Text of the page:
These notions of extreme fitness activities usually start as seeds planted over years of early morning runs when your friends talk about doing or wanting to do things like run a marathon, run an ultra, run the beer mile!  One that had been developing into quite the romantic notion for me for years is Grand Canyon rim to rim to rim (aka R2R2R, aka R3, aka There and Back Again… oh wait, that was Bilbo Baggins, but oddly there are many parallels), but about the same time that my fitness level would remotely qualify me to attempt it, I also finally qualified for Boston, so the timing was always wrong, naturally favoring Boston.  I decided 2018 would be the year to skip Boston (and wow, did I pick a good year or what!) and open the schedule for R3.  I had some friends who knew some guys planning a trip and managed to connect and put my name down as a strong maybe!

There’s a narrow window when it’s warm enough on the canyon rims to not have snow/ice on the trails near the top yet not yet be crushingly hot at the bottom of the canyon where the Colorado River flows, not “our” Colorado River (aka Lake Travis / Lake Austin / Townlake / Ladybird Lake), but the big one that cut a groove 5000 feet deep into the Arizona high plains in order to give ultra runners something to do.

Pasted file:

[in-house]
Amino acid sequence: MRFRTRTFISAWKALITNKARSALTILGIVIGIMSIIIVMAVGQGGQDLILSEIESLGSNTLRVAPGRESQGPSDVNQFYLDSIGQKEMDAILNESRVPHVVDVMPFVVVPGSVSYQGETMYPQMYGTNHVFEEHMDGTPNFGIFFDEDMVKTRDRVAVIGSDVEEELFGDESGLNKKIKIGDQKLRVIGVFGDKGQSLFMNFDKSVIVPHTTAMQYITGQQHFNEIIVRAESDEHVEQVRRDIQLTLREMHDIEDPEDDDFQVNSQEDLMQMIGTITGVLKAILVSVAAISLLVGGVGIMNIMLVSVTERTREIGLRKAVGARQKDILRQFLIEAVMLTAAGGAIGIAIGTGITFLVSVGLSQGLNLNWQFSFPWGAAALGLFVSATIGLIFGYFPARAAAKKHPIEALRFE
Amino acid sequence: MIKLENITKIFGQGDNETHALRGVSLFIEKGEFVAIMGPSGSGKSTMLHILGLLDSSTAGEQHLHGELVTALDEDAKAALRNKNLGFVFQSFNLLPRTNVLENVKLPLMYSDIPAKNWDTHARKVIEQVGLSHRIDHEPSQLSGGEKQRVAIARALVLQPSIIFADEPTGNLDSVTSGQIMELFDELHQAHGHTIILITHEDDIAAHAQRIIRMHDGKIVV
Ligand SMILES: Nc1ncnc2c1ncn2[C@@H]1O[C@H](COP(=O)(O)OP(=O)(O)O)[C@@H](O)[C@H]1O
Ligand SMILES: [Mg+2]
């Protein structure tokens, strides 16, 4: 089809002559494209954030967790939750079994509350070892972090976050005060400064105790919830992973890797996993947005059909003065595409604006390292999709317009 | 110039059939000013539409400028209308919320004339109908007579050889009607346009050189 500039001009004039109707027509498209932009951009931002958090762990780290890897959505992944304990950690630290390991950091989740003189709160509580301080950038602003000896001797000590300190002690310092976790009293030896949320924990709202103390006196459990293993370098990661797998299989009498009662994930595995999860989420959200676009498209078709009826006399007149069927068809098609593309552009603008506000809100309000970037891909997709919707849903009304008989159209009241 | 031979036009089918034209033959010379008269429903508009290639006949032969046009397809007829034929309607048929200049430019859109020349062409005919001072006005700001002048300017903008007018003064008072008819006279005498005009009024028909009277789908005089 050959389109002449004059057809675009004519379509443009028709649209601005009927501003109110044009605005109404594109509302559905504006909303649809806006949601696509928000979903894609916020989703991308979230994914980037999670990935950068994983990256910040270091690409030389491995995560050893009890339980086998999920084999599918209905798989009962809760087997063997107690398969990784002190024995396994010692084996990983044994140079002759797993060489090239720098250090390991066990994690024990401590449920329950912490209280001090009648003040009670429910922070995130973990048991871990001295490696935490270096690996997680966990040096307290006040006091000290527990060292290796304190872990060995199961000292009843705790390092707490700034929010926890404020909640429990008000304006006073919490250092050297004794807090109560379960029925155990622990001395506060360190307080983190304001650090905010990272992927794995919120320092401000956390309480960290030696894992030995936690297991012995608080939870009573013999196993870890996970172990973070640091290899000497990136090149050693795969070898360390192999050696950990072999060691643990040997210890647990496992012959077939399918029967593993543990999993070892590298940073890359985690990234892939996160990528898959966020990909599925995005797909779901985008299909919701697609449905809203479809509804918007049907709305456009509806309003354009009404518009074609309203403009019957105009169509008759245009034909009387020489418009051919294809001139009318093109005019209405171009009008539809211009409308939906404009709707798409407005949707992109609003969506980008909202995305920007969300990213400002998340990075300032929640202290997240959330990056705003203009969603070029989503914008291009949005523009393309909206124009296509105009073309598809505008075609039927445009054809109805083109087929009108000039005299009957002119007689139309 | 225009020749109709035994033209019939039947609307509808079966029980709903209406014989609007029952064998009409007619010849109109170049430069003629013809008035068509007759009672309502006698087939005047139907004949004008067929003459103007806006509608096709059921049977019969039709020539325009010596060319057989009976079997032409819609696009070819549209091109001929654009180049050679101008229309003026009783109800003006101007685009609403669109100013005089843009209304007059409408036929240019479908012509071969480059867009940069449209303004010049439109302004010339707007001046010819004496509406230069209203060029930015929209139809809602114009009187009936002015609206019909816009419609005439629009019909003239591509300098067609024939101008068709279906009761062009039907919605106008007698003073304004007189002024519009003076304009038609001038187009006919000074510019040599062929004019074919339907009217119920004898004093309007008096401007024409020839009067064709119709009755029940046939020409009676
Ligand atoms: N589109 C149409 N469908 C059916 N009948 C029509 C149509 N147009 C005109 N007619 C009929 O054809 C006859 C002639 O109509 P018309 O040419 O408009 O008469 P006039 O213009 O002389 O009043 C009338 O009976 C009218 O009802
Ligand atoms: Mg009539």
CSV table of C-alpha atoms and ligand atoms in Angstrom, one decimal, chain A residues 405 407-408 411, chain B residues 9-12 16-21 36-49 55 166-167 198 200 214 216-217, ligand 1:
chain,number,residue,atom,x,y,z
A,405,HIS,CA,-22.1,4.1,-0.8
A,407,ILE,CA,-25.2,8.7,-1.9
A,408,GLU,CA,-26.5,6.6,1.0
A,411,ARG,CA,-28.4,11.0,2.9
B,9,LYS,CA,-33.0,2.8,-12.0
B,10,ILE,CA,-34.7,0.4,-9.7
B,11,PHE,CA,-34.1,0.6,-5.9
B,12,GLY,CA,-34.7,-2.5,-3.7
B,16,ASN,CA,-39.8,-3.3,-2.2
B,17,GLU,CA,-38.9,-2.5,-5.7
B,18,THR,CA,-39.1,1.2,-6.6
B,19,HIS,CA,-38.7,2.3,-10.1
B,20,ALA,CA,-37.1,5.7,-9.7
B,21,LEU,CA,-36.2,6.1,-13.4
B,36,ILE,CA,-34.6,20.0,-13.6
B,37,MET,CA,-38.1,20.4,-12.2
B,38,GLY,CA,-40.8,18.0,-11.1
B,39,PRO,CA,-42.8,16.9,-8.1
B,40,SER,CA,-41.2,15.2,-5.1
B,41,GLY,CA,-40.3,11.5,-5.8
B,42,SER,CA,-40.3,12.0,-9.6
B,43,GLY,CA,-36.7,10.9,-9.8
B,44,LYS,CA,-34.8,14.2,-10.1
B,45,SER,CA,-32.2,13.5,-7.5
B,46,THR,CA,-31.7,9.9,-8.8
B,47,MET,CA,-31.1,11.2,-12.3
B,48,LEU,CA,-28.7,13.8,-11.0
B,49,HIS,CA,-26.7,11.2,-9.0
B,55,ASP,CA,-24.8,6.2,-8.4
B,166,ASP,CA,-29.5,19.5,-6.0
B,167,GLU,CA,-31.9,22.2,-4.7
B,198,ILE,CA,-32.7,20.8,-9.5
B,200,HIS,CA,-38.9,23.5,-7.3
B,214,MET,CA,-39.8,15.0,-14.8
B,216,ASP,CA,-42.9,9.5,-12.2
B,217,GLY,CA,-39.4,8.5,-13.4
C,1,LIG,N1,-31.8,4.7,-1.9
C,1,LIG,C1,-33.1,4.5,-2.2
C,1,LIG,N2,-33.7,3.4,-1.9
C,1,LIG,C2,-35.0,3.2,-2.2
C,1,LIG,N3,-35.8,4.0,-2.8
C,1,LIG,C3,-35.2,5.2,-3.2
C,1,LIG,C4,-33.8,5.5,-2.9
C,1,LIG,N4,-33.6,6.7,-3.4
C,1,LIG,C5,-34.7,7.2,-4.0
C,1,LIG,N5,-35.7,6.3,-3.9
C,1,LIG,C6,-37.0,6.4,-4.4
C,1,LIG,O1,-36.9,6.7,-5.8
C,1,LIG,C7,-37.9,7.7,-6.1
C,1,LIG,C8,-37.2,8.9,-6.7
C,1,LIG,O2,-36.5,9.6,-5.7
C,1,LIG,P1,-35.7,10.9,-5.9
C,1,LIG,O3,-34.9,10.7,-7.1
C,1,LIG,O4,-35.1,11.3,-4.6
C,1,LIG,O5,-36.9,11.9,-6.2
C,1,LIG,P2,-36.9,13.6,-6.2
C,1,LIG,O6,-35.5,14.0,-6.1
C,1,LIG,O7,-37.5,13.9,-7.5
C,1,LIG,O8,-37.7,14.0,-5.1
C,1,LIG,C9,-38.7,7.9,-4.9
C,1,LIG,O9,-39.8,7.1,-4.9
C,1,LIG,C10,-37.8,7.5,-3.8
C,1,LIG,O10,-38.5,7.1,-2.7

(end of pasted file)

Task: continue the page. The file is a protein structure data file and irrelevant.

Most folks run it between the middle of April and the first weekend in May (therein the Boston conflict).  Autumn is also possible but I’ve heard more people suffering serious heat conditions at the bottom at that time of year.  My group started with about 35 interested and settled at about 30 mostly Gazelles (current/former) including an ex-Austin runner who brought his Fort Collins friends, 3 badass ultra ladies who kept me company coming back down the North Kaibab trail (to/from the river to the north rim), and who posed for me in this photo before dropping my ass at pump house:

Since everyone tends to run at different paces at different times of the adventure, I think the large group format will give you far less alone-time on the trail!